Sensors, Vision

Sensor communication, lighting improves loading dock safety

Sensor-based communication and LED integration are two of the ways companies are making loading docks safer for workers.
December 5, 2018
Inside the dock area, motion-sensing technology triggers a bright blue light that projects onto the dock leveler when it detects material handling equipment or a pedestrian inside the trailer. Courtesy: Rite-Hite Products

Loading docks produce an estimated 25% of all industrial accidents. And as the pace of activity increases at most warehouses, so too does the potential for disaster in already dangerous environments. And while advancements in technology are being made, no one piece of loading dock equipment can ensure total safety.

Thanks to safety products that incorporate sensors, LED lights, audible/visual alarms, and interlocking controls, these critical work areas don’t have to be as dangerous as they’ve been in the past. These breakthrough products allow state-of-the-art facilities to implement comprehensive, systemic safety protocols into their dock operations. In some cases, they can also be added as a retrofit, provided facilities install upgradeable equipment as the foundation of their dock management system.

Sensor-based communication systems

The newest of these products are sensor-based systems designed to protect workers both inside and outside the dock. One such system projects a blue light onto the leveler whenever activity is detected inside a trailer, alerting workers nearby that a forklift, pallet jack, or pedestrian could be coming out at any moment.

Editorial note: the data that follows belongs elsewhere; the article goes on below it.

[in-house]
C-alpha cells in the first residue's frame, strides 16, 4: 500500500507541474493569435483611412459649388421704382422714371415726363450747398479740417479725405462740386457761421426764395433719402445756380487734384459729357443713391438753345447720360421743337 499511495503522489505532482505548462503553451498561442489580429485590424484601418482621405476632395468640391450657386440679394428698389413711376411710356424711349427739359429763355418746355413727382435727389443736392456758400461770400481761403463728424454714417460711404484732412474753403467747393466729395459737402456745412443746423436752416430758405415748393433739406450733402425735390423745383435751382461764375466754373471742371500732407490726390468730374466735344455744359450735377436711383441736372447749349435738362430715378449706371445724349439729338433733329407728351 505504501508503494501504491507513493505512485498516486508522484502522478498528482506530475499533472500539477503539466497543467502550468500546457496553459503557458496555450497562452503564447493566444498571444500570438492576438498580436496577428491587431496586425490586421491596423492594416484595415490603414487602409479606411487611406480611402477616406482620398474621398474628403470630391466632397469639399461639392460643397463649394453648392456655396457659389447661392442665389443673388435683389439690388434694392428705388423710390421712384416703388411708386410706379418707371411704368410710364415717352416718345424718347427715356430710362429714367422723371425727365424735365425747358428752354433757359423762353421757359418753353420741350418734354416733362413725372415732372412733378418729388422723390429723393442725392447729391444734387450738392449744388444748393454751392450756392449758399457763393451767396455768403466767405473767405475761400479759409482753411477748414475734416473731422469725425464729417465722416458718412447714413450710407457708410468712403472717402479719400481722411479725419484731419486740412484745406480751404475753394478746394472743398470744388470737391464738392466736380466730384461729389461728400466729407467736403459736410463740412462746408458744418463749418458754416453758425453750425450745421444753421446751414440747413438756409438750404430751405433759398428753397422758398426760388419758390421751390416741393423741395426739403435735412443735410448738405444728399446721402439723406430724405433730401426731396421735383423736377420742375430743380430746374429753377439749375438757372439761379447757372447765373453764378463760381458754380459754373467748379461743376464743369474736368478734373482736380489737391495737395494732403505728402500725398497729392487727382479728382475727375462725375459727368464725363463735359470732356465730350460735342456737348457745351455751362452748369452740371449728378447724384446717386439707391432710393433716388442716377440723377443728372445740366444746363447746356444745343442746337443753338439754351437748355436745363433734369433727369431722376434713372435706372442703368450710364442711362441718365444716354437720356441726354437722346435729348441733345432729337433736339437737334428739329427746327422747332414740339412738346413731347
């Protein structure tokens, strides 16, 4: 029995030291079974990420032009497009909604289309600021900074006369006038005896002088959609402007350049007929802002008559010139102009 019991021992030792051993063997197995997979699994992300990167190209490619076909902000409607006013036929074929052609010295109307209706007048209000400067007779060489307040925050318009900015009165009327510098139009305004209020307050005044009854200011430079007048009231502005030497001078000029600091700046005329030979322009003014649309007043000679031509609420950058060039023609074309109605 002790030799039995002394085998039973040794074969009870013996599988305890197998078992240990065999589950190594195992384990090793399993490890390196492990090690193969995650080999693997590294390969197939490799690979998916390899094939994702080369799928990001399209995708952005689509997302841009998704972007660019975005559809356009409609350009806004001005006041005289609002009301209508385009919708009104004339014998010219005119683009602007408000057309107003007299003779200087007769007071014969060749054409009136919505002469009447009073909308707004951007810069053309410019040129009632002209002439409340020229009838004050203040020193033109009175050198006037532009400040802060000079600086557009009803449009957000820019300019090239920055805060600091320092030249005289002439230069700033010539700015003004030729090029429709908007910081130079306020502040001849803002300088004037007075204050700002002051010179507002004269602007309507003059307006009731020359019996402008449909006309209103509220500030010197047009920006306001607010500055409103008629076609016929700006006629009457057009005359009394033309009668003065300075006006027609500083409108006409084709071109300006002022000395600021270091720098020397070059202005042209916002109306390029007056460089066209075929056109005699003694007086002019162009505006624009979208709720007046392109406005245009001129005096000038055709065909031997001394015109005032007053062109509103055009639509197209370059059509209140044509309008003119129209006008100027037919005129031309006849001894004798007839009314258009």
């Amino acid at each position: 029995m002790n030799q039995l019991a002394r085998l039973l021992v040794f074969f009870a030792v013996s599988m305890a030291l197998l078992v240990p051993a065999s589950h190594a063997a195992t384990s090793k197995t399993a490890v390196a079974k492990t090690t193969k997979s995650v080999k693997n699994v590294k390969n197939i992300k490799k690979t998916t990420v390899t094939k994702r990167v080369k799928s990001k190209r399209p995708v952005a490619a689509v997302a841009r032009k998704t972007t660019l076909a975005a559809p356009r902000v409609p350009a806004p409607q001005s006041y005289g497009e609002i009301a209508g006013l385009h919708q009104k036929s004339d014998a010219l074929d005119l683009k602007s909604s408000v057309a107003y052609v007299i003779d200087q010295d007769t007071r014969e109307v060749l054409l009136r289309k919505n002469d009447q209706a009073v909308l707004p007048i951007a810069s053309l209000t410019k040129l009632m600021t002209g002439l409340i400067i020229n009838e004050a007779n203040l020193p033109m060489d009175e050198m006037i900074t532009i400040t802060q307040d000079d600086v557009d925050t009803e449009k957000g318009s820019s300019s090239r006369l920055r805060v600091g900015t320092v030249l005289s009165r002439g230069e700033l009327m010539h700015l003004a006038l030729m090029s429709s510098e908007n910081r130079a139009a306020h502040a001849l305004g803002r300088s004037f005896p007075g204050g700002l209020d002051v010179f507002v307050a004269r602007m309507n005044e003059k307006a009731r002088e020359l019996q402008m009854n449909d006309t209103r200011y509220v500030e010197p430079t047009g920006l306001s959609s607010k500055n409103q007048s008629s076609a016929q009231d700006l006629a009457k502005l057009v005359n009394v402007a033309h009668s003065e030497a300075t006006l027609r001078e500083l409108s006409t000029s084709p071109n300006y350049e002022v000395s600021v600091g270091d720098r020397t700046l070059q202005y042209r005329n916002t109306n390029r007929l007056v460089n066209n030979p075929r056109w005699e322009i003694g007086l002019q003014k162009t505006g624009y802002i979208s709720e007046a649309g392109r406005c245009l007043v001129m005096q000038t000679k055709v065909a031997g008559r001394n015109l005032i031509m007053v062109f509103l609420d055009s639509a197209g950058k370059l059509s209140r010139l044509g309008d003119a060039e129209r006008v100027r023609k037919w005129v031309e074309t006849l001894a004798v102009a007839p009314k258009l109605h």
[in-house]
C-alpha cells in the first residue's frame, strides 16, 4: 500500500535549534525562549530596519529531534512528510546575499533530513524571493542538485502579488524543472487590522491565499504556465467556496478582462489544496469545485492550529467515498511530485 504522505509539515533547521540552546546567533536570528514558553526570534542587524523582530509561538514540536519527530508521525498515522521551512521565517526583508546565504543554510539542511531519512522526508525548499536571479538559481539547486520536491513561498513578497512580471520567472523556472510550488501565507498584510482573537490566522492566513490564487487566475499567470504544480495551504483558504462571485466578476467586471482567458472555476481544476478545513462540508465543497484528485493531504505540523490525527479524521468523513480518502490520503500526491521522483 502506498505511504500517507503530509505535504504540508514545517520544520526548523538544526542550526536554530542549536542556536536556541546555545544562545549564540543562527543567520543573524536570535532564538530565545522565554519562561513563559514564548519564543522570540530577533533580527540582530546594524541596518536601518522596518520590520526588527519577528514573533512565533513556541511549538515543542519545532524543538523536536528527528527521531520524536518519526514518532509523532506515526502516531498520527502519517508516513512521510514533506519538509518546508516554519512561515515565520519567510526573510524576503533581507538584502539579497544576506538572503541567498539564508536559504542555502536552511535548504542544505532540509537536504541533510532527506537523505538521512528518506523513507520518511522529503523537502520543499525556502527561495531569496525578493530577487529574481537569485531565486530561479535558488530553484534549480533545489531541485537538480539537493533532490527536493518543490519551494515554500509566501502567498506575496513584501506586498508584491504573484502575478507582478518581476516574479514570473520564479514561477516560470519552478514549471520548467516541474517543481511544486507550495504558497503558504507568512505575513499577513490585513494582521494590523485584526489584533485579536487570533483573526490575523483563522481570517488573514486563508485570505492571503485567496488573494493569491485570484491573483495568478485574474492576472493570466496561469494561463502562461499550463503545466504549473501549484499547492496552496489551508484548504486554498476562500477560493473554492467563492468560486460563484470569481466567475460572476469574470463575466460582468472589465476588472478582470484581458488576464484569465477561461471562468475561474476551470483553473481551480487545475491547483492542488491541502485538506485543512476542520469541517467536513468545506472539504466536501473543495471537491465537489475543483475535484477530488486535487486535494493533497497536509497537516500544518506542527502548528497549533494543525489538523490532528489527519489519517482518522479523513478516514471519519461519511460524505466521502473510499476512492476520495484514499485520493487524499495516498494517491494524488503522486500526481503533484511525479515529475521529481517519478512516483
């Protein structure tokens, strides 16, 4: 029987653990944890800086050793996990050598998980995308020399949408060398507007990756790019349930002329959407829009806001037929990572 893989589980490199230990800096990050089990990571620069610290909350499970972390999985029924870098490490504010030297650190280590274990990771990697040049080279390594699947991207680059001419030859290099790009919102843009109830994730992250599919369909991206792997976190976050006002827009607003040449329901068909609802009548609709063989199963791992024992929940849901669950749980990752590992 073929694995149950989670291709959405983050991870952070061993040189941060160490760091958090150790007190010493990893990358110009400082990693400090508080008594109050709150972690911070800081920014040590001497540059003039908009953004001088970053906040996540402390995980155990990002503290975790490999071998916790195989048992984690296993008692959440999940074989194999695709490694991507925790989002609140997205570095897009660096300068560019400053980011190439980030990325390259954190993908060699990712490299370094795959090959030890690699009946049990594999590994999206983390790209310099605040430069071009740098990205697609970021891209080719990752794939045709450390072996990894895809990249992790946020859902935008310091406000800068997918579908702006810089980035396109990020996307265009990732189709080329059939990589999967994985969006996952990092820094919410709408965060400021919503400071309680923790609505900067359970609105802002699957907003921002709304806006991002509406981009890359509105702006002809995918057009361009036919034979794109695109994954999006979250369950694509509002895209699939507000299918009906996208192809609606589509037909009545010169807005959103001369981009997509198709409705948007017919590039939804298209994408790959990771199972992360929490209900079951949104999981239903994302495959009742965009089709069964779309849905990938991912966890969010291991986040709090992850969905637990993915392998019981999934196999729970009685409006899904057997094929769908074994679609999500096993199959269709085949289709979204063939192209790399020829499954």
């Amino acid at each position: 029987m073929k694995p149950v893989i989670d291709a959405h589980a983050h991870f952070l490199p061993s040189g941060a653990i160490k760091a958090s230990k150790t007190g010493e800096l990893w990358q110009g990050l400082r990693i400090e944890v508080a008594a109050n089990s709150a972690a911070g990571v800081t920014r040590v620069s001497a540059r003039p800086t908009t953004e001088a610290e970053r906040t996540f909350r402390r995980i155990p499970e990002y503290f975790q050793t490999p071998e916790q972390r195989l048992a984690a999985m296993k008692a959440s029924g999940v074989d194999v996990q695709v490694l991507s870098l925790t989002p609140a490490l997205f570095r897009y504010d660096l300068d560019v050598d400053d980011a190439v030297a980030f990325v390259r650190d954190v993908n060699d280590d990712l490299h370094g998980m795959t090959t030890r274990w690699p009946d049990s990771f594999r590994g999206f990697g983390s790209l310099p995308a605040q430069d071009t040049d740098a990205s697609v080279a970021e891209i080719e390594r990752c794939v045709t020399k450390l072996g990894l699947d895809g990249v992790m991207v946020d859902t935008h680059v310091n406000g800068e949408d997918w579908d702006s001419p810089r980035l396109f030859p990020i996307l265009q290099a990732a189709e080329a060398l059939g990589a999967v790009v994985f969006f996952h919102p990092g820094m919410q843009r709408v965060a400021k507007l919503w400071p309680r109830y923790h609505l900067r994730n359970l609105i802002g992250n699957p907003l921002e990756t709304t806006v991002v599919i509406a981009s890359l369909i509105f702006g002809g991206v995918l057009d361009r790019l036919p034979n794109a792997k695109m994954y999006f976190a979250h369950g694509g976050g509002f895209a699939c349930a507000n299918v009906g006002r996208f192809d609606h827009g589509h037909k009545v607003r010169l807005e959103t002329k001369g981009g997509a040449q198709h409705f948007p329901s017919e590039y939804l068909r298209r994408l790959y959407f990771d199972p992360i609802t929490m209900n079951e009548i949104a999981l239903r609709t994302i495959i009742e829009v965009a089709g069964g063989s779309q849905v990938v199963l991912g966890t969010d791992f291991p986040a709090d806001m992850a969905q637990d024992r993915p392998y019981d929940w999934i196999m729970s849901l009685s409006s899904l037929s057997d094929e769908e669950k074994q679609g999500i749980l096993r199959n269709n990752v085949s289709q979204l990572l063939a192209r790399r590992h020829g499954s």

By providing pedestrians with additional warning time, this projection system works as an enhancement to the blue safety lights on forklifts. It can be added to almost any dock as a standalone solution, or can be integrated with advanced control boxes to keep the vehicle restraint locked until activity in the trailer stops, ensuring the truck doesn’t pull away with a forklift operator still inside. (Considering that OSHA estimates a forklift-related death every three days in the U.S., this is a significant step in the right direction.)

The drive approach outside of the loading dock is equally dangerous, although collisions here typically involve a semi-tractor trailer rather than a forklift. OSHA is currently considering a new rule that addresses backing vehicles and equipment, which are common causes of “struck-by” injuries. “Struck-by” and “caught-between” injuries are not only real risks that loading dock workers face daily, they’re also two of the four leading causes of workplace fatalities.

Given ambient noise and the distance between a loading dock and the engine of a semi-tractor trailer (which can be 70 ft. or more), dockyard workers may not hear a trailer backing toward them until it is too late. In fact, according to OSHA, there have been 40 fatal accidents involving backing tractor trailers in the past six years and backing tractor trailer rigs are the second leading cause of backover accidents in the country.

Inside the dock area, motion-sensing technology triggers a bright blue light that projects onto the dock leveler when it detects material handling equipment or a pedestrian inside the trailer. Courtesy: Rite-Hite Products

Inside the dock area, motion-sensing technology triggers a bright blue light that projects onto the dock leveler when it detects material handling equipment or a pedestrian inside the trailer. Courtesy: Rite-Hite Products